When Richard Branson's balloon hit a wall in Limavady
Thirty years ago this week, Richard Branson entered the history books with the first successful transatlantic crossing in a hot air balloon.
The intrepid entrepreneur set off from Maine, USA, on 2 July 1987.
Along with his partner Per Lindstrand, Branson crossed 3,075 miles of open water during their record breaking feat.
About 32 hours after take-off, it touched down momentarily just outside Limavady, County Londonderry.
However, it was far from the planned arrival for which they had been hoping.
In a documentary last year, the Virgin founder revealed that he feared for his life after the balloon was badly damaged and hurtled out of control as it crossed over Northern Ireland.
"Just these horrible flashes going on," Branson explained. "The brain was desperately wanting to go to sleep and the body was desperately wanting to go to sleep but there was no way I was going to let it happen.
"Suddenly I saw what looked like chunks of flame falling all around the top of the dome.
"For a second I thought: 'I'm beginning to hallucinate out of tiredness' and then I realised 'we're on fire'.
"You could see these lumps of burning snowballs falling around the dome, one lump of that propane hitting the dome would have exploded it."
The stricken Virgin Atlantic Flyer descended from nearly 30,000 feet, scraped through a field and demolished a dry stone wall near Limavady, before swooping back into the air towards Rathlin Island.
After a number of attempts to land, both pilots bailed out into the Atlantic and were later rescued by the Royal Navy.
Cue a scrum by the world's media. One of the first to interview him, was BBC Radio Foyle's Mairead Devlin.
"In those days we didn't have mobile phones, we didn't have sat navs, so when someone of the celebrity status of Richard Branson was dropping in, quite literally, everybody was sent all over the place," Ms Devlin said.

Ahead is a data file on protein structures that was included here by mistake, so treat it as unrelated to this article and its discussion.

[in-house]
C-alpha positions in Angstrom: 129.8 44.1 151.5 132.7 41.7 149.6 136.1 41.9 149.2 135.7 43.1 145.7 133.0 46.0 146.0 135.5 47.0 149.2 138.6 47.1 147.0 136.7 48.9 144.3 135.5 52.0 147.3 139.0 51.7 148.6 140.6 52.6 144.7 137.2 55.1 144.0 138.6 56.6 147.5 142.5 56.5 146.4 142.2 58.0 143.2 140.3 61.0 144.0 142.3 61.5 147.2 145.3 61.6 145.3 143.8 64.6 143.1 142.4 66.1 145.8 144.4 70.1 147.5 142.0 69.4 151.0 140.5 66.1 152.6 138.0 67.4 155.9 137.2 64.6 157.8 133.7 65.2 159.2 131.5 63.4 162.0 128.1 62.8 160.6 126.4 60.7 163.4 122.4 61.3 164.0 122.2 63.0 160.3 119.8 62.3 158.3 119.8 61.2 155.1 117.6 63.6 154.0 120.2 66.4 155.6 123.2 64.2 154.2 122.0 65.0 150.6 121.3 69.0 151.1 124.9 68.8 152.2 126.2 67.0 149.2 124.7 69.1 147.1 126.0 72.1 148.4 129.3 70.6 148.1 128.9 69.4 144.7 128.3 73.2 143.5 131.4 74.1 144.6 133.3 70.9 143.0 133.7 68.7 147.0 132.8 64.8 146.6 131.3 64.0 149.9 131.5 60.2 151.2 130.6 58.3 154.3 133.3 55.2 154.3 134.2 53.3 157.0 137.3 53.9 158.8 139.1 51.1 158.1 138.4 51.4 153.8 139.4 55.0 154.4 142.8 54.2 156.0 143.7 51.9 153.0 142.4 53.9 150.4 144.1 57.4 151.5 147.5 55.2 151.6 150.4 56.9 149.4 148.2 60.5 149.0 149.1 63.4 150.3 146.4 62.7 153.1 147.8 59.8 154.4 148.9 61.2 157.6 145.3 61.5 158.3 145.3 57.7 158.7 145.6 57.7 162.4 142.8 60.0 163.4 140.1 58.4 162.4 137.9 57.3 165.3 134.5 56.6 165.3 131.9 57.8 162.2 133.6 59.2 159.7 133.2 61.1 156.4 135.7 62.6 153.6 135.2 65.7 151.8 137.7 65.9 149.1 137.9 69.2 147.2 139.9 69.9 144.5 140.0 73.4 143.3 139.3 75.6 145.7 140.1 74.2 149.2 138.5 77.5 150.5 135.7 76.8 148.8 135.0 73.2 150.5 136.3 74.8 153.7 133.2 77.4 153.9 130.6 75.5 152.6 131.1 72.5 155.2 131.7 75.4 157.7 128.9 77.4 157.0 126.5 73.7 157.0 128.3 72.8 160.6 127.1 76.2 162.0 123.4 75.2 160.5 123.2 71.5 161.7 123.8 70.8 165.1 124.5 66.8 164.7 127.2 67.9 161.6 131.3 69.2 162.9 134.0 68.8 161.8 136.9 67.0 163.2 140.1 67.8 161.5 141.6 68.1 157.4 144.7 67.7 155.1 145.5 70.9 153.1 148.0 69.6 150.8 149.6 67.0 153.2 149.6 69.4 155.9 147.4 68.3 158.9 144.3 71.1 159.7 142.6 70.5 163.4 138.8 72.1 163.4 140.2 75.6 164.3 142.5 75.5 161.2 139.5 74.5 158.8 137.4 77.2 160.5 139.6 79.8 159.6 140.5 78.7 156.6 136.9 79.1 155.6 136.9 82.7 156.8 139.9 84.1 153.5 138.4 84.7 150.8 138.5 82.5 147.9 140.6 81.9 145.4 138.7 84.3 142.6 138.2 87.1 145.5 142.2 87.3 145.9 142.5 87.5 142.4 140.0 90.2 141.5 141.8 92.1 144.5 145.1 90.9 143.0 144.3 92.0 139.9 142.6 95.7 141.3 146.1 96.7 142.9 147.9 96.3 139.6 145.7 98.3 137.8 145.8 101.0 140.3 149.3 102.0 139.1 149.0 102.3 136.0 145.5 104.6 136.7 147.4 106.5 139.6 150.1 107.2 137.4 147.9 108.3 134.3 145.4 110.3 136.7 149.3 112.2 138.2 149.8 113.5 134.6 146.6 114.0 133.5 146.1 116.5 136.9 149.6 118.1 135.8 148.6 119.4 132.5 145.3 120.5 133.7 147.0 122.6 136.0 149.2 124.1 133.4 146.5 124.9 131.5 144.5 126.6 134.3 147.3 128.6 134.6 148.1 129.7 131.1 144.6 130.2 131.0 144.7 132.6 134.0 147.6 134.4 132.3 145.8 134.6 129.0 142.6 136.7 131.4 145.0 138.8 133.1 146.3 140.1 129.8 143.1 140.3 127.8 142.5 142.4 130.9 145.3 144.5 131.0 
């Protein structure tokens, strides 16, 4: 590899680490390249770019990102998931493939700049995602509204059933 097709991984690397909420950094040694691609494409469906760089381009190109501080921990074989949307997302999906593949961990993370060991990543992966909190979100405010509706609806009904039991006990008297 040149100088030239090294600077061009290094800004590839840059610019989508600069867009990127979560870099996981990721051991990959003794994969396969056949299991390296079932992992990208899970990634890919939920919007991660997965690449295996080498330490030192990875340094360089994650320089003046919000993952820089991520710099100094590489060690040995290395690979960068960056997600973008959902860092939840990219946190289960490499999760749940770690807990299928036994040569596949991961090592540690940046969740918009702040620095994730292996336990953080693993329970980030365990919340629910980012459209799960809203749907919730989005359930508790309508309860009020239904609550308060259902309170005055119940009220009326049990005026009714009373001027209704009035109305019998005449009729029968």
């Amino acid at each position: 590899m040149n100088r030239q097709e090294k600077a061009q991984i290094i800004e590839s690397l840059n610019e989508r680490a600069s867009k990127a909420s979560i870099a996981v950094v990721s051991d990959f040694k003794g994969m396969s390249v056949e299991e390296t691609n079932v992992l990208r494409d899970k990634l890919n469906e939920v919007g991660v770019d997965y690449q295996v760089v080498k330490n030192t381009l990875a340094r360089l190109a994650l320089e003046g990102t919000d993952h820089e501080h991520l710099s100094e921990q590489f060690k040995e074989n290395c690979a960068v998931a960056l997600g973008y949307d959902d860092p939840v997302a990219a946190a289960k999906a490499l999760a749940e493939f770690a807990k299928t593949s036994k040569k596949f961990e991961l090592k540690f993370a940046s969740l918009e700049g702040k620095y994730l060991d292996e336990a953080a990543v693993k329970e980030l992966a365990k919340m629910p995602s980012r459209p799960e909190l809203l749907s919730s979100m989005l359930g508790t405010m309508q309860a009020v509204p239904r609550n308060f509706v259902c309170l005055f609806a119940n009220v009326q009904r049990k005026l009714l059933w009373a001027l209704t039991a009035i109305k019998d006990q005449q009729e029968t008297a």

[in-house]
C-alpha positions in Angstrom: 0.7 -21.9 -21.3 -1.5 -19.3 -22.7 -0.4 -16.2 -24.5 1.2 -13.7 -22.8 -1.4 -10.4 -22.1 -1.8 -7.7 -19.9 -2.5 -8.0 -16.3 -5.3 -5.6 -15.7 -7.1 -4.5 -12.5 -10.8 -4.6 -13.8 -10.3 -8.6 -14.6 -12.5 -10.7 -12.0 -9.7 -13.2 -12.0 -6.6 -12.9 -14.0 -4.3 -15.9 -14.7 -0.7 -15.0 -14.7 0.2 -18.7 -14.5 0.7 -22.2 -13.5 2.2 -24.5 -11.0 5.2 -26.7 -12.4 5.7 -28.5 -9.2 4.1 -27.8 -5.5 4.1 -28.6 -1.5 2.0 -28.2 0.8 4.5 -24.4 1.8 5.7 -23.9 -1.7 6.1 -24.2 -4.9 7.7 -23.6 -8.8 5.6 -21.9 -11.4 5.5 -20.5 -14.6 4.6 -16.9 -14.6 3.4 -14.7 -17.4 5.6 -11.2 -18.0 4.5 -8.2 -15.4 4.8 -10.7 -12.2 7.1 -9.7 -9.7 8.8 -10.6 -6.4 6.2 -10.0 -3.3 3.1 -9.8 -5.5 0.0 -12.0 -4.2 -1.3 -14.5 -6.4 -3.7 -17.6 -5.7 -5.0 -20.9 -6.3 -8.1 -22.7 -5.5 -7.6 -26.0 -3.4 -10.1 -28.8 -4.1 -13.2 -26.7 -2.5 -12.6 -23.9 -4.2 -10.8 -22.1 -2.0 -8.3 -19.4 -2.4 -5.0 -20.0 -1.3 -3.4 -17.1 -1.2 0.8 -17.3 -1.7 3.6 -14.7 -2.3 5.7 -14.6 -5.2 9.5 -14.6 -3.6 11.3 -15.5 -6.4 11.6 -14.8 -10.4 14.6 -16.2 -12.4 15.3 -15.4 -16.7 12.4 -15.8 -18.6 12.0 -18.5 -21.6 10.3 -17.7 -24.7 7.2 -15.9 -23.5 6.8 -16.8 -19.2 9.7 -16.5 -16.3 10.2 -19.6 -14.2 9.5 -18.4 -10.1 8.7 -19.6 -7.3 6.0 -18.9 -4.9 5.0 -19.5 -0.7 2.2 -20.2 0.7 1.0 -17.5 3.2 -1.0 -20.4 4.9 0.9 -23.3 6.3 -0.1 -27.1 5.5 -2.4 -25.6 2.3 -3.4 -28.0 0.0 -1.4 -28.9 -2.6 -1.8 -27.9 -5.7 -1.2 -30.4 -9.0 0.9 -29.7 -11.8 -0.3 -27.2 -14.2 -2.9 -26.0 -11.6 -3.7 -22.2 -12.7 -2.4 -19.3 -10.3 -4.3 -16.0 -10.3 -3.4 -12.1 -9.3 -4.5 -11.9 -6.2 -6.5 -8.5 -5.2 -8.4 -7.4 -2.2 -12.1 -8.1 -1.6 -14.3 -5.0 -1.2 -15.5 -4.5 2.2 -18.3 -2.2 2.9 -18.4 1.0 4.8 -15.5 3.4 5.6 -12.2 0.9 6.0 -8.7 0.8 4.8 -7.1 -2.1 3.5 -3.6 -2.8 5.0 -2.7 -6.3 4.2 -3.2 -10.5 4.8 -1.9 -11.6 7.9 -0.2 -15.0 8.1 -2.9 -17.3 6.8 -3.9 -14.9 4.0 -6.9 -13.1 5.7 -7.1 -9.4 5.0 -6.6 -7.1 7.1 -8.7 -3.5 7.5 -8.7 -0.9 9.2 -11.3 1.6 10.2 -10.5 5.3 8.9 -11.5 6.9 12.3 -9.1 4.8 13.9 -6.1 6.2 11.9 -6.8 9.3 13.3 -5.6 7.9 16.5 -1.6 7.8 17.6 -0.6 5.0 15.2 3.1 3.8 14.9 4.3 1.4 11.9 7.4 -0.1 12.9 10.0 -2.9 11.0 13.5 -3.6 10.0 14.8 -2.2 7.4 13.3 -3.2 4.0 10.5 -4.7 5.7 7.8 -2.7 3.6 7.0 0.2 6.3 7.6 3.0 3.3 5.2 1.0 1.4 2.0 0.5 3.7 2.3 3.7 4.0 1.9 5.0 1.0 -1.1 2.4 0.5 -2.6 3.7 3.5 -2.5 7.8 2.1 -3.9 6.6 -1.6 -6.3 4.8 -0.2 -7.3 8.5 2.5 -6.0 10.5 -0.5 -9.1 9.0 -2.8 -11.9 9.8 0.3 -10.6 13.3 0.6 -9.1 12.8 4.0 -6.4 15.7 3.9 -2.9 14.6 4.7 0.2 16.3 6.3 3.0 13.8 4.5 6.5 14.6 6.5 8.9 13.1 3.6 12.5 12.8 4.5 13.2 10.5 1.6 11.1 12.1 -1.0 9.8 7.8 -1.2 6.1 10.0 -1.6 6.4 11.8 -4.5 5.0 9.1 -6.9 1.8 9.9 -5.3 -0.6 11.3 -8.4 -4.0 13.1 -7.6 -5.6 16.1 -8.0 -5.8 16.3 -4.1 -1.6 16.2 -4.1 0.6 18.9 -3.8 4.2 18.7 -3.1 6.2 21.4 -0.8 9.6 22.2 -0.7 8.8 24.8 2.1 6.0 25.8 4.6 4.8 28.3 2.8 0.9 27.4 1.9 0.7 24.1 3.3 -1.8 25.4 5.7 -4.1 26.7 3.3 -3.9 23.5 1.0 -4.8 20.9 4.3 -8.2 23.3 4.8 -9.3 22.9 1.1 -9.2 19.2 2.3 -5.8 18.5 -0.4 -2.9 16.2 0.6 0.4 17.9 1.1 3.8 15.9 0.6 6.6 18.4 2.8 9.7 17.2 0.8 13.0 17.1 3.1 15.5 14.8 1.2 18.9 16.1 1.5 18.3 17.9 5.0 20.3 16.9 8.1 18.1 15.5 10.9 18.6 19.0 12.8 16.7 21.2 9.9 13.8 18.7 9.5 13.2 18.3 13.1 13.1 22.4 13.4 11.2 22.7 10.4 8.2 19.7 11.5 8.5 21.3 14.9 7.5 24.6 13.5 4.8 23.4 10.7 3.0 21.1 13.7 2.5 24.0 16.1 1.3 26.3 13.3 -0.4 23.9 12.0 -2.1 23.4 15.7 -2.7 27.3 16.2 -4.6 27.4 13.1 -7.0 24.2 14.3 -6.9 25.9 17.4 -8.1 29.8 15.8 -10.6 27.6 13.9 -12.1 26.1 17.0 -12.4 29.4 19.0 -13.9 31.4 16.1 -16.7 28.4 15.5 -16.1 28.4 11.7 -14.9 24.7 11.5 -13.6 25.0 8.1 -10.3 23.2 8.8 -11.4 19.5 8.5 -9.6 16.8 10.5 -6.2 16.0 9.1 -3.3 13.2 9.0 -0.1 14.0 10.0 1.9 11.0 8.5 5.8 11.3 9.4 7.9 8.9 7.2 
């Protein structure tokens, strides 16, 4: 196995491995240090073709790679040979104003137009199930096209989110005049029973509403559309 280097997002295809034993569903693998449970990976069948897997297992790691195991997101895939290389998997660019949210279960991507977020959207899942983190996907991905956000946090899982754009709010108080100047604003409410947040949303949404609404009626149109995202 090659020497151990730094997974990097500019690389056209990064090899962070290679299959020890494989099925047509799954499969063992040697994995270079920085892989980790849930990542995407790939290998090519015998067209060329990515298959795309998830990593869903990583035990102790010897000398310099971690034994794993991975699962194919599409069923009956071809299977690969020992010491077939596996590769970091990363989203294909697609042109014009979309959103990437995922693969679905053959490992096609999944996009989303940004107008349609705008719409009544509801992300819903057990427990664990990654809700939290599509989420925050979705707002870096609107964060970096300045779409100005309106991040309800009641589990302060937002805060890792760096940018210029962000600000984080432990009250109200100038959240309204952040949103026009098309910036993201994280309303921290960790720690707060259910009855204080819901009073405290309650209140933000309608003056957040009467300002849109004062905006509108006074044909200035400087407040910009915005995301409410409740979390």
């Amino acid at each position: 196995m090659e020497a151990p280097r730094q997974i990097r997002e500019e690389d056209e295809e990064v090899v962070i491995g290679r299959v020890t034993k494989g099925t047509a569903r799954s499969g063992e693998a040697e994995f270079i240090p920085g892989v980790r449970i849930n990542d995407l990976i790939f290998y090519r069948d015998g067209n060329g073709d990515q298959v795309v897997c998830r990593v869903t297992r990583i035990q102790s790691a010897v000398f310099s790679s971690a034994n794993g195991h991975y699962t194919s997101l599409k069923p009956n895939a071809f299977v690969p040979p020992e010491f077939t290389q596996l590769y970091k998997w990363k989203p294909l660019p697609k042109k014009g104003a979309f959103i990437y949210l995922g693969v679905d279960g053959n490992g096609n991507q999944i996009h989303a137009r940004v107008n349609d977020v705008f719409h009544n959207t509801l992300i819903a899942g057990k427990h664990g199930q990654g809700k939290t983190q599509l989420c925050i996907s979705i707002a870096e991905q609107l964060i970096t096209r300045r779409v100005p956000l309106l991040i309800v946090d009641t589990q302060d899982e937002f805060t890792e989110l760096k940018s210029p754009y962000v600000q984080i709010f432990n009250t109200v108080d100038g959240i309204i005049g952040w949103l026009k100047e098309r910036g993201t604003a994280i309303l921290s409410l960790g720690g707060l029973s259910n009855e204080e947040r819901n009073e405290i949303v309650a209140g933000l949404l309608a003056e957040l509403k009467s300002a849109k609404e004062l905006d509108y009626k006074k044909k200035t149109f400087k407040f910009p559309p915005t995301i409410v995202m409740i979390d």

"We all headed off in cars, rallying around the back roads, turning corners on two wheels because I had to keep up with the television crew.
"I had the radio car and whoever the presenter was said to me: 'we're coming to you soon' and Richard Branson was going to head off with someone else so I had to hold on to him, grip hold off his arm and not let him away and we got the story."
Surviving a high altitude battle with death is one thing, but how did Branson deal with the swarm of reporters?
"He was utterly charming," Mairead remembers, "he was very thankful to all the rescue people. He just said that he really did think that it was over, it was curtains for him, and he was going to die.
"He did promise that he would come back and see Northern Ireland properly, I'm just not sure if he did ever come back.
"I'm sure he won't remember our interview but I'm sure he'll remember his very dramatic visit to Northern Ireland," she added.
In the years to follow, Branson made several attempts to circumnavigate the globe but was eventually pipped to the post by the Breitling Orbiter, piloted by Bertrand Piccard and Brian Jones, in 1999.
Despite that disappointment, Branson is surely glad that his 'brush' with a field in Limavady, was enough to put him in the record books.